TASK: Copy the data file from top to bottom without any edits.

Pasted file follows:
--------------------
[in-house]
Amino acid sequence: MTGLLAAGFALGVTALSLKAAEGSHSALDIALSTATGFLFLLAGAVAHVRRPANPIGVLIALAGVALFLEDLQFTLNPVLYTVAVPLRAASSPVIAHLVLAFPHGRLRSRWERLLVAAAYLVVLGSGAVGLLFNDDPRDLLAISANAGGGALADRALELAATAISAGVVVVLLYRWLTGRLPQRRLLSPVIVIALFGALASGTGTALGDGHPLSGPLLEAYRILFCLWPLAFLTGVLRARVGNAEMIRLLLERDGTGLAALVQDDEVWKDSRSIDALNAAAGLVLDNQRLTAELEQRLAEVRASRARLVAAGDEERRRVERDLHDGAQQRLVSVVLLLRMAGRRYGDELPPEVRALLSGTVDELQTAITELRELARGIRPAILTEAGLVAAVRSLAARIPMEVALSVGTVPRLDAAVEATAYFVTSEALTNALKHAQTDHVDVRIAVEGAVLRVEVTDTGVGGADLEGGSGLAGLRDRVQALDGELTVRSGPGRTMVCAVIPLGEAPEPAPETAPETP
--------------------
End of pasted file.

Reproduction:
[in-house]
Amino acid sequence: MTGLLAAGFALGVTALSLKAAEGSHSALDIALSTATGFLFLLAGAVAHVRRPANPIGVLIALAGVALFLEDLQFTLNPVLYTVAVPLRAASSPVIAHLVLAFPHGRLRSRWERLLVAAAYLVVLGSGAVGLLFNDDPRDLLAISANAGGGALADRALELAATAISAGVVVVLLYRWLTGRLPQRRLLSPVIVIALFGALASGTGTALGDGHPLSGPLLEAYRILFCLWPLAFLTGVLRARVGNAEMIRLLLERDGTGLAALVQDDEVWKDSRSIDALNAAAGLVLDNQRLTAELEQRLAEVRASRARLVAAGDEERRRVERDLHDGAQQRLVSVVLLLRMAGRRYGDELPPEVRALLSGTVDELQTAITELRELARGIRPAILTEAGLVAAVRSLAARIPMEVALSVGTVPRLDAAVEATAYFVTSEALTNALKHAQTDHVDVRIAVEGAVLRVEVTDTGVGGADLEGGSGLAGLRDRVQALDGELTVRSGPGRTMVCAVIPLGEAPEPAPETAPETP